Scary Russian Elections; Results Demand Re-Evaluation of U.S. Ties

The Washington Times (Washington, DC), December 18, 2003 | Go to article overview

Scary Russian Elections; Results Demand Re-Evaluation of U.S. Ties


Byline: Dan Perrin, SPECIAL TO THE WASHINGTON TIMES

For those who had their hopes pinned on Vladimir Putin, the returns are in: Your hopes were in vain and were misplaced. The scary results of Russia's recent elections can be directly attributed to Mr. Putin's crackdown on the free media, and on the decapitation and de-funding of Russia's Western-leaning, pro-democracy political parties - and his jailing, investigating and exiling of the strongest members of Russia's budding private sector.

The first-place winner in an election fought with state-controlled media on its side was, not surprisingly, the Unite Russia Party. Many in the West have inaccurately translated this party name to United Russia, but the nuances are in fact more along the lines of "bound-into-one" Russia. The party is built around Mr. Putin himself, and the notion of Mother Russia.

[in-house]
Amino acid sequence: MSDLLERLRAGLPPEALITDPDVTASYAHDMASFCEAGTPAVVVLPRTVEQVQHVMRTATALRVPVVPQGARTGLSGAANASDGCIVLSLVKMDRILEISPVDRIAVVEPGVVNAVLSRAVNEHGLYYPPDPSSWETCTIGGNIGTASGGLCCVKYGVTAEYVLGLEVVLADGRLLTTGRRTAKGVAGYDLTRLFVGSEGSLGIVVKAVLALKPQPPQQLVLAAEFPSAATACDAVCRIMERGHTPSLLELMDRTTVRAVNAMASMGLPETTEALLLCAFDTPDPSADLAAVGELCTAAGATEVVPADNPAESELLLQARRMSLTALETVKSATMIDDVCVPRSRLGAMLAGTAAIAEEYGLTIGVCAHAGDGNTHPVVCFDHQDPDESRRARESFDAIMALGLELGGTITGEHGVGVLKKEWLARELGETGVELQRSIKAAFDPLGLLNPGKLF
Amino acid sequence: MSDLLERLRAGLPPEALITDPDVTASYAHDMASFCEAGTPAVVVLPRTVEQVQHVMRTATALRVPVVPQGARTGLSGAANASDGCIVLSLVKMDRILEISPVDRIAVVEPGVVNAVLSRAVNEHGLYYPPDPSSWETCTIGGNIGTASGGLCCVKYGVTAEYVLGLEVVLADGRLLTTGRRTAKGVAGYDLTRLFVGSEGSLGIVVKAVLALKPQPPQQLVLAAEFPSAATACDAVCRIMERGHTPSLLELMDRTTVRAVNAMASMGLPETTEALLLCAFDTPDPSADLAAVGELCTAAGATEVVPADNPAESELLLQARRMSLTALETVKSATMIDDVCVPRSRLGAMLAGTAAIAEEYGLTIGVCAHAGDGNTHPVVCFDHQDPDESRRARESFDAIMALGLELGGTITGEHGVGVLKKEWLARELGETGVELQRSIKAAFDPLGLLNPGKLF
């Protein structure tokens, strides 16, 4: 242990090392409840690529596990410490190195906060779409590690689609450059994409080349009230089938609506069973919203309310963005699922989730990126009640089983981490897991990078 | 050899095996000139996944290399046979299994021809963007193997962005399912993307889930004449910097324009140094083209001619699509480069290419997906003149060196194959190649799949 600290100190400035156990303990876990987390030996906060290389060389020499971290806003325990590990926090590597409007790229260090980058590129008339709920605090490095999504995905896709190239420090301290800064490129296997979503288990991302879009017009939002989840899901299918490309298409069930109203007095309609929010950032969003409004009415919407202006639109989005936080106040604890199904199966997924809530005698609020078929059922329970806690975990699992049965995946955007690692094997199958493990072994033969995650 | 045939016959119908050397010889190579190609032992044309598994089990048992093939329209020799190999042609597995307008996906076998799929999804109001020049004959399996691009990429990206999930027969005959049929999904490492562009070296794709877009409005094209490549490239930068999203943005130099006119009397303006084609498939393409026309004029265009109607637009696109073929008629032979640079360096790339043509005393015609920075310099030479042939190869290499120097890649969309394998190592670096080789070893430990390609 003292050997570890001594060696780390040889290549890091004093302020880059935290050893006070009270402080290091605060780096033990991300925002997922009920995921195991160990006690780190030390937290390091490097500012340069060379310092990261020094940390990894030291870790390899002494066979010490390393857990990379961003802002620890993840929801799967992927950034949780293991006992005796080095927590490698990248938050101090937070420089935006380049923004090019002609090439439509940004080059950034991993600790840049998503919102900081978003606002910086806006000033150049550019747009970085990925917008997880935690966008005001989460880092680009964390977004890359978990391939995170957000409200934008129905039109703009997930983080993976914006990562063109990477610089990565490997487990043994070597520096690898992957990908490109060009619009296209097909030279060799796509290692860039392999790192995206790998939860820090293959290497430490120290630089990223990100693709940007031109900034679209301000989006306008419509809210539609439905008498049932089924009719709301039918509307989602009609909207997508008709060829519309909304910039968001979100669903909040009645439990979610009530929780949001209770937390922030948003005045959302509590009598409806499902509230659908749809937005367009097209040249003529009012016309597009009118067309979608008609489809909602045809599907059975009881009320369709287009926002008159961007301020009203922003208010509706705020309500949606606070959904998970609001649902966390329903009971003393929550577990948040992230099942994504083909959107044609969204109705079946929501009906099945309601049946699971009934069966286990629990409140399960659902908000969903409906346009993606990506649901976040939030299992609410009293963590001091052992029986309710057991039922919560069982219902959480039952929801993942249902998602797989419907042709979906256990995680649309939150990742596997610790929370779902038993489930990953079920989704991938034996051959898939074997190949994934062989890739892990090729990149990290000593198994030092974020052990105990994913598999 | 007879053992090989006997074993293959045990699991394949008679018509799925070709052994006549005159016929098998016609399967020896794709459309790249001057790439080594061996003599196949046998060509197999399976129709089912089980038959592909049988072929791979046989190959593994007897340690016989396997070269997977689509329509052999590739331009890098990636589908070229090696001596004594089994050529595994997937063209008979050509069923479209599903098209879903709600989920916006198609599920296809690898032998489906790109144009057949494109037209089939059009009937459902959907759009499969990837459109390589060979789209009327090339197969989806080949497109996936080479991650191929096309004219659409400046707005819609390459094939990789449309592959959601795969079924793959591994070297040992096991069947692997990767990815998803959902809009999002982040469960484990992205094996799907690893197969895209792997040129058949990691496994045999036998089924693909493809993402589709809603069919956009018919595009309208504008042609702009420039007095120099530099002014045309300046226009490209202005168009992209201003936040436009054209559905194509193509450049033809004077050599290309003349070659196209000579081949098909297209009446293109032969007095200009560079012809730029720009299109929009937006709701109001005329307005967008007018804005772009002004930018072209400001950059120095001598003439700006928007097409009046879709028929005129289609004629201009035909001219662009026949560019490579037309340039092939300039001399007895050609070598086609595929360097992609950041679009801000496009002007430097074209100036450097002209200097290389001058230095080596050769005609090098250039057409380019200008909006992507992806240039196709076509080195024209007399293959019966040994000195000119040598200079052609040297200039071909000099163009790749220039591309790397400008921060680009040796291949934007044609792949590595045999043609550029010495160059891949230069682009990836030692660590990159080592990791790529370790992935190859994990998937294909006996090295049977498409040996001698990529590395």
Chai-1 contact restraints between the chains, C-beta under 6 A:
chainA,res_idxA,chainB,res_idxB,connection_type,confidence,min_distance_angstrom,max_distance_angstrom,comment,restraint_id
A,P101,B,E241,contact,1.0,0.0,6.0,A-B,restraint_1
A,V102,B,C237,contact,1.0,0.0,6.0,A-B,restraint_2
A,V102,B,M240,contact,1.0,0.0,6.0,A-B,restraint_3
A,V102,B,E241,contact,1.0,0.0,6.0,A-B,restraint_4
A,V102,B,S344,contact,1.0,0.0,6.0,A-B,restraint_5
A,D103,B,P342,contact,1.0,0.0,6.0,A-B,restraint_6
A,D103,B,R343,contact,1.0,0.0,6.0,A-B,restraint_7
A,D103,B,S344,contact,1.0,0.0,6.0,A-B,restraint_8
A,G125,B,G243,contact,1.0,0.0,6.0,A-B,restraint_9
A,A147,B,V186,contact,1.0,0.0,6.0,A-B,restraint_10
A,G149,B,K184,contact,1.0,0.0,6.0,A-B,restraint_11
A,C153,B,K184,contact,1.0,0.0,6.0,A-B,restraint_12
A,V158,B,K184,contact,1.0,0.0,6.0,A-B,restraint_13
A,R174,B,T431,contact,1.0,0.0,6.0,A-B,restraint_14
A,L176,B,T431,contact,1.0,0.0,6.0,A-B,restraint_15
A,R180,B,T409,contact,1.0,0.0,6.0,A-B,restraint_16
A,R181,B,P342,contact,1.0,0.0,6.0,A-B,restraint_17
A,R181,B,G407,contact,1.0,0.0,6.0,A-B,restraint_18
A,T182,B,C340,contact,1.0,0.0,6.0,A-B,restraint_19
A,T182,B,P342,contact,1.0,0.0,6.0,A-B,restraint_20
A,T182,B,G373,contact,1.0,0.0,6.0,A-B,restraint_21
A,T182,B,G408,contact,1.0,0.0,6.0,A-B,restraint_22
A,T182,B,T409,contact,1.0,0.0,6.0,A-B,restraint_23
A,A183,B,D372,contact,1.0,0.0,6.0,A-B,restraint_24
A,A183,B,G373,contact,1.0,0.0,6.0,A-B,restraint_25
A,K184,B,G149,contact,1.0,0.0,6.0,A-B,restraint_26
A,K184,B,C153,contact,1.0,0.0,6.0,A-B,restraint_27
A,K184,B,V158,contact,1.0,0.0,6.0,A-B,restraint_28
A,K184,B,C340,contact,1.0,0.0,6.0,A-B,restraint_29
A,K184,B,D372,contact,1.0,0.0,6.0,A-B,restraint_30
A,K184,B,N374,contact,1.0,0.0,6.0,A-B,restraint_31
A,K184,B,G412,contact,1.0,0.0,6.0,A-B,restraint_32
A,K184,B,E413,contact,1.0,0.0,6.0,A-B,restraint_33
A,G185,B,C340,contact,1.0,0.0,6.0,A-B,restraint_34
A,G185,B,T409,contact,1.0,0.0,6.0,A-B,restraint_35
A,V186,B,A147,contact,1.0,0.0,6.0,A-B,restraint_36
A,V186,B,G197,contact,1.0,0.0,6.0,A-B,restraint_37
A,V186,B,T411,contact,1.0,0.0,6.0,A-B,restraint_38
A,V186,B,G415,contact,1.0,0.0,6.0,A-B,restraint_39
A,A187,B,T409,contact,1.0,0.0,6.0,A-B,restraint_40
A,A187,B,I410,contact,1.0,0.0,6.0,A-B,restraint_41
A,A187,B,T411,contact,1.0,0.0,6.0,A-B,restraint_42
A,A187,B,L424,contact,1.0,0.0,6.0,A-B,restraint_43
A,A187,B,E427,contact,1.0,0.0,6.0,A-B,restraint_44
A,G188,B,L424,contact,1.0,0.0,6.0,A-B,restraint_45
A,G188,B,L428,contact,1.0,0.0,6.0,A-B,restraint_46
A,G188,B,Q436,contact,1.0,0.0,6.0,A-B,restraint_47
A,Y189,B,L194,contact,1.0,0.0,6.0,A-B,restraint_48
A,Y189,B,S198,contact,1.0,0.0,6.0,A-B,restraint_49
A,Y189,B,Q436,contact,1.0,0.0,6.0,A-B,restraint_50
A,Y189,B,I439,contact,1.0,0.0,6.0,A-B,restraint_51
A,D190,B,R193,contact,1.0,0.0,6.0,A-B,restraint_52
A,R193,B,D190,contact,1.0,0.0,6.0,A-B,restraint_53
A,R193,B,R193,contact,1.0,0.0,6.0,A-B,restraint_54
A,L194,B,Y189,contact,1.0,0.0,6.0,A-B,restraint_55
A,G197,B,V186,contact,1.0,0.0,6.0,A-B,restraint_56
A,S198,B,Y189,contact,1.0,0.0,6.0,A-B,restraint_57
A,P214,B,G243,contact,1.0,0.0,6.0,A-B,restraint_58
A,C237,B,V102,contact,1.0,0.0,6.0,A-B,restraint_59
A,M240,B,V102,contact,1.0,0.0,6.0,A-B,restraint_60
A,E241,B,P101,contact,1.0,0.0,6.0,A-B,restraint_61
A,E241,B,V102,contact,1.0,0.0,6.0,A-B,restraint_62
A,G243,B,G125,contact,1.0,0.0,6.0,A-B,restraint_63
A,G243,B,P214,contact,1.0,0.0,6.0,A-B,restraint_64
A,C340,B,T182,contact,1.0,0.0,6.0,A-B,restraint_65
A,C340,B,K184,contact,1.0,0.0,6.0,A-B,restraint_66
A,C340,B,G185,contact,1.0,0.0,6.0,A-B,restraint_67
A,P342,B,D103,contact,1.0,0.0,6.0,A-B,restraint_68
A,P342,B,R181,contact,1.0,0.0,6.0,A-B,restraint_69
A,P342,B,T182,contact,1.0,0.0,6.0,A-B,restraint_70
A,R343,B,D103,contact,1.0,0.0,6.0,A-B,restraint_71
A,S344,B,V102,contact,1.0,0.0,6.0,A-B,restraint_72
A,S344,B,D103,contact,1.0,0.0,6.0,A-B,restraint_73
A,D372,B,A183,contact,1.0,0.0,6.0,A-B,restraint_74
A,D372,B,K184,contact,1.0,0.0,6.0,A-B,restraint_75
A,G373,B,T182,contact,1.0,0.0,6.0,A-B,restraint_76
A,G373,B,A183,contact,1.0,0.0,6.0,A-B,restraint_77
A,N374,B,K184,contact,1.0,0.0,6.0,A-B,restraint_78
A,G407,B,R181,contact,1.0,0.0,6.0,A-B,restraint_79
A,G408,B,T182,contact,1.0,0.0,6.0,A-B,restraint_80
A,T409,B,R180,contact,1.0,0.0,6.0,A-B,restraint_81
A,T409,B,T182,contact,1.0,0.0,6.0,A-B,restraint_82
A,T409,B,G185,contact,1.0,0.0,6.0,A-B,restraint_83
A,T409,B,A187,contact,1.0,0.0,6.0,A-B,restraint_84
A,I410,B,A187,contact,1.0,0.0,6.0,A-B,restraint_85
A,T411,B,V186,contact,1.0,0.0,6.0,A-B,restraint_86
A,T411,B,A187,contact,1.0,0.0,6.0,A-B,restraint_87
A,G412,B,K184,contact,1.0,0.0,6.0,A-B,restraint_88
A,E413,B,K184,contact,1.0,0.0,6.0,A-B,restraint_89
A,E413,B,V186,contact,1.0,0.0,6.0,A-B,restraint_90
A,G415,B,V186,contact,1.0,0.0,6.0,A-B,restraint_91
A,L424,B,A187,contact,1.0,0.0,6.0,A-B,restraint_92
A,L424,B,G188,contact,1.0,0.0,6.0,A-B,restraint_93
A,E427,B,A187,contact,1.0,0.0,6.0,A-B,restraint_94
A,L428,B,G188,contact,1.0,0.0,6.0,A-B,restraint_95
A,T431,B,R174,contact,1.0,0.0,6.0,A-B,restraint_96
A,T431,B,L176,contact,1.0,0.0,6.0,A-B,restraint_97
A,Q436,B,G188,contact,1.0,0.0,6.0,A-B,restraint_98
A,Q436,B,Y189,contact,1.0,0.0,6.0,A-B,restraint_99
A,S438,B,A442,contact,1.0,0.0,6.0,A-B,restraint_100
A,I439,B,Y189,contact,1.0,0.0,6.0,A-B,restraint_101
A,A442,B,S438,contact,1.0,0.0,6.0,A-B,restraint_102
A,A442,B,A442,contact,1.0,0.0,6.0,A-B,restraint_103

Second place in the voting was the ultra-nationalist, anti-Semitic, Vladimir Zhirinovsky-led LDPR party, which doubled its vote total. The Communist Party took third place, and in fourth place was the 3-month-old Motherland Party, generally believed to be a Kremlin creation. Its members refer to themselves as "national patriots," who promise "no more big capitalists" and ladled out general doses of anti-Semitic campaign rhetoric.

And what of the pro-Western democratic Russian political entities, one of whom had their headquarters raided by masked gunmen, their staff intimidated, computers confiscated and funding shut off by the arrest or intimidation of private sector leaders? They will be lucky to have won enough seats to even return to the new Duma, Russia's parliament.

With a hard-line coalition marching in lock step, Mr. Putin now has 10 more seats in the Duma than he needs to amend Russia's constitution.

The West now finds itself facing "the powerful ones" or, as they are known in Russia, the siloviki, who are members of the former Soviet military/security/intelligence complex. According to the Russian Academy of Sciences' Institute of Sociology, the "siloviki" occupy 2,000 of the 8,000 key leadership positions in Russia, which exceeds the intelligence rule of thumb that 10 percent penetration of any entity gives them 10 percent effective control.

Further, it is clear now that the initial act of the siloviki was to fund its operations through the vanishing of $4. …

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